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Re: css3-fonts: should not dictate usage policy with respect to origin

From: Glenn Adams <glenn@skynav.com>
Date: Fri, 17 Jun 2011 17:17:27 -0600
Message-ID: <BANLkTimRsRTOfhGvf9puoCyWeqrfSJ9+2g@mail.gmail.com>
To: John Hudson <tiro@tiro.com>
Cc: W3C Style <www-style@w3.org>, 3668 FONT <public-webfonts-wg@w3.org>, "www-font@w3.org" <www-font@w3.org>
I will take a close look at that proposal and respond further. Samsung's
primary concern is that this type of requirement (as presently written)
delves into the domain of content protection or the enforcement of business
terms. It is one thing to define a mechanism that can be used by those who
wish to control content use and dissemination; it is an entirely different
matter to mandate use of such a mechanism within a content format definition
or referencing scheme.

I expect Samsung will be satisfied only if the language is altered to make
use of such a mechanism entirely optional on the part of a UA implementer.
Also, we consider it highly undesirable (= wrong) to mix the definition of
content formats (e.g., WOFF) and content reference mechanisms (e.g.,
@font-face) with definitions of or use of usage policy control mechanisms.

To provide an analogy, the television and motion picture industry is happy
with MPEG-2 and related media formats being defined without reference to
content protection (CP) or digital rights management (DRM) mechanisms, and
*most* would have objected had the definition of MPEG-2 required use or
enforcement of a specific CP or DRM mechanism. However, that has not
prevented these industries from independently defining and deploying
effective CP and DRM to control the use of MPEG-2 content. [Substitute your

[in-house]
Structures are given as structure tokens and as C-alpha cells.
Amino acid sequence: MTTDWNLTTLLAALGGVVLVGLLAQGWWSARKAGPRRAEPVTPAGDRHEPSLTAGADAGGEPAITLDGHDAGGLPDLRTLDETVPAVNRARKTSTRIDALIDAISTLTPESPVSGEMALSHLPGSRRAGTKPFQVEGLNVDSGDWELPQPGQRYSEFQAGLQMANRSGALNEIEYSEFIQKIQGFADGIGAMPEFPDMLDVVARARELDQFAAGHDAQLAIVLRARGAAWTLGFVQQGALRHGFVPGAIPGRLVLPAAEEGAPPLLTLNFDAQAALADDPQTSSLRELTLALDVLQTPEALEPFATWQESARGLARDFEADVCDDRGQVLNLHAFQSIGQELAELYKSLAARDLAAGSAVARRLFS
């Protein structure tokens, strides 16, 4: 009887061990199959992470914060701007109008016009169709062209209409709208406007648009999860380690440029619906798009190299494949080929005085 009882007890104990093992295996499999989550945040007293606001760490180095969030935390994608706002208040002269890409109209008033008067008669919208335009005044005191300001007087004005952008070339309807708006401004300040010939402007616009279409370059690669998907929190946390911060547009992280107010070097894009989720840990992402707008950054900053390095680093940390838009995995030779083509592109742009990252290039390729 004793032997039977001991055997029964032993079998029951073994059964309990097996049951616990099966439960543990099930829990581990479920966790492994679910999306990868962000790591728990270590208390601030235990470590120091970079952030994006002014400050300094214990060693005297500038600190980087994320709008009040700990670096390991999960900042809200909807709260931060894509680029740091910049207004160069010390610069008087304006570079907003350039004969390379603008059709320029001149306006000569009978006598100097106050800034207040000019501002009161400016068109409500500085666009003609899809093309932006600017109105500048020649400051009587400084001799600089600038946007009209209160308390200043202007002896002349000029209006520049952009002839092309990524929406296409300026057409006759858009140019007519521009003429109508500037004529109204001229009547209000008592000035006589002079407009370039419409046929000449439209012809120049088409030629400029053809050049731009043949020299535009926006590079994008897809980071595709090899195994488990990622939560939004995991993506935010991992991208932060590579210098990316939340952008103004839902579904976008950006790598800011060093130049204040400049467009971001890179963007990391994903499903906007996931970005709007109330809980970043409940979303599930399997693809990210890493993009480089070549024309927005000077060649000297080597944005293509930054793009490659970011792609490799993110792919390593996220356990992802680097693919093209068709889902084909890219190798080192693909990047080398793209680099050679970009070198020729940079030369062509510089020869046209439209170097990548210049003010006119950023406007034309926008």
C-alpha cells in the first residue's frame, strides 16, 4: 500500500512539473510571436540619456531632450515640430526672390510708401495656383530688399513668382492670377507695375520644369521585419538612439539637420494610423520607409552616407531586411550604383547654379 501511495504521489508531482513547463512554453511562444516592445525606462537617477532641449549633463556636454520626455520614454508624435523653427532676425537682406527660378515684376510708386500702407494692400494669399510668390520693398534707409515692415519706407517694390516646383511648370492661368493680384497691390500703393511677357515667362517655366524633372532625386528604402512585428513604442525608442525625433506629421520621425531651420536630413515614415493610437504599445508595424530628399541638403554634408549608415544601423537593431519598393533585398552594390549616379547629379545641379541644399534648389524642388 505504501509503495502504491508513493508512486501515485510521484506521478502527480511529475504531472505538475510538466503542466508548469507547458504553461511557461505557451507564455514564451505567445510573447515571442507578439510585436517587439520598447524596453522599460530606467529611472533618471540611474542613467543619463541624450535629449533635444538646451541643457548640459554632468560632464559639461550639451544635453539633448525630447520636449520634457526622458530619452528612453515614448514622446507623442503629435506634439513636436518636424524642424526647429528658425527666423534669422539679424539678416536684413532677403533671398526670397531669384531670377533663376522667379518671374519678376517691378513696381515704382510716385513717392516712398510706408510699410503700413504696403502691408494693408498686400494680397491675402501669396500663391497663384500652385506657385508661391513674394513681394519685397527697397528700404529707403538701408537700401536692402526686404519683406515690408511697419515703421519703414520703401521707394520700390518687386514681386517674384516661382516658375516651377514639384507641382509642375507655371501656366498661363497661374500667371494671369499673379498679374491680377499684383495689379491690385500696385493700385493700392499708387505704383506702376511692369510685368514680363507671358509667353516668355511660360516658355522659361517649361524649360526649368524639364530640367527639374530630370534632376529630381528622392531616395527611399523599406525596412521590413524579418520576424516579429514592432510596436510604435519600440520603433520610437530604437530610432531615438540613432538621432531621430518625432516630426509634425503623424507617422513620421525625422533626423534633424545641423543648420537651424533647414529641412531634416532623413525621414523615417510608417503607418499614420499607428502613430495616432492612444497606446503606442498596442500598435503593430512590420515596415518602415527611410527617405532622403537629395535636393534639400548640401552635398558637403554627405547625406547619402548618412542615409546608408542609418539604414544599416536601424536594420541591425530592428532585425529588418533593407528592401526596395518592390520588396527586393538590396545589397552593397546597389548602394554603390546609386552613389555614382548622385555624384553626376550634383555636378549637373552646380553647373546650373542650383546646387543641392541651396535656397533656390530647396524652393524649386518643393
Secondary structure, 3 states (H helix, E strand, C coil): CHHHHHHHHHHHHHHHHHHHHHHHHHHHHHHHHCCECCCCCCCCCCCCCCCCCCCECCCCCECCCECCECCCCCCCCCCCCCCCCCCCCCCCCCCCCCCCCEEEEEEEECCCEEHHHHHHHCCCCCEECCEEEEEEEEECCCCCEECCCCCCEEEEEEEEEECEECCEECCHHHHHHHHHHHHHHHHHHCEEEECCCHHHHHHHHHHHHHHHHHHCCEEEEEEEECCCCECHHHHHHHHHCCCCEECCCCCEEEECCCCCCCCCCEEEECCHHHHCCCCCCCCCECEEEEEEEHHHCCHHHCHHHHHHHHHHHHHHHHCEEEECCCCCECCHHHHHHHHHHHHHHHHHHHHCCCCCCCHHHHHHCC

favorite A/V format for MPEG-2.]

The same principal applies to WOFF and @font-face in our view.

Regards,
Glenn

On Fri, Jun 17, 2011 at 4:45 PM, John Hudson <tiro@tiro.com> wrote:

> Glenn,
>
> This serves as a response both to today's messages to the CSS list and also
> your recent comments to the W3C Font list regarding same origin related text
> in the WOFF spec.
>
> I wonder if you have had an opportunity to look at Anne van Kesteren's
> proposal for a generic 'From-Origin' header, which would provide a standard
> mechanism for authors to set same origin restrictions or permissions for all
> resource types and, hence, would remove the need for @font-face specific
> SOR.*
>
> See http://annevankesteren.nl/**2011/02/from-origin<http://annevankesteren.nl/2011/02/from-origin>
>
> Would such a mechanism be satisfactory to you?
>
>
> JH
>
>
>
> *The background of SOR in @font-face and WOFF is a desire to make it easy
> and reliable for webfont licensees to conform to license terms that  require
> same origin restriction. There is support for Anne's From-Origin mechanism
> in the W3C Webfonts WG, which is why the current SOR text in the WOFF spec
> is marked as being 'at risk'. The WG voted not to remove the current text,
> though, until a viable alternative mechanism is available, recognising that
> a lot of support for WOFF from the commercial font foundries is dependent on
> the modicum of IP security provided by the format as currently specified.
>
Received on Friday, 17 June 2011 23:18:28 GMT

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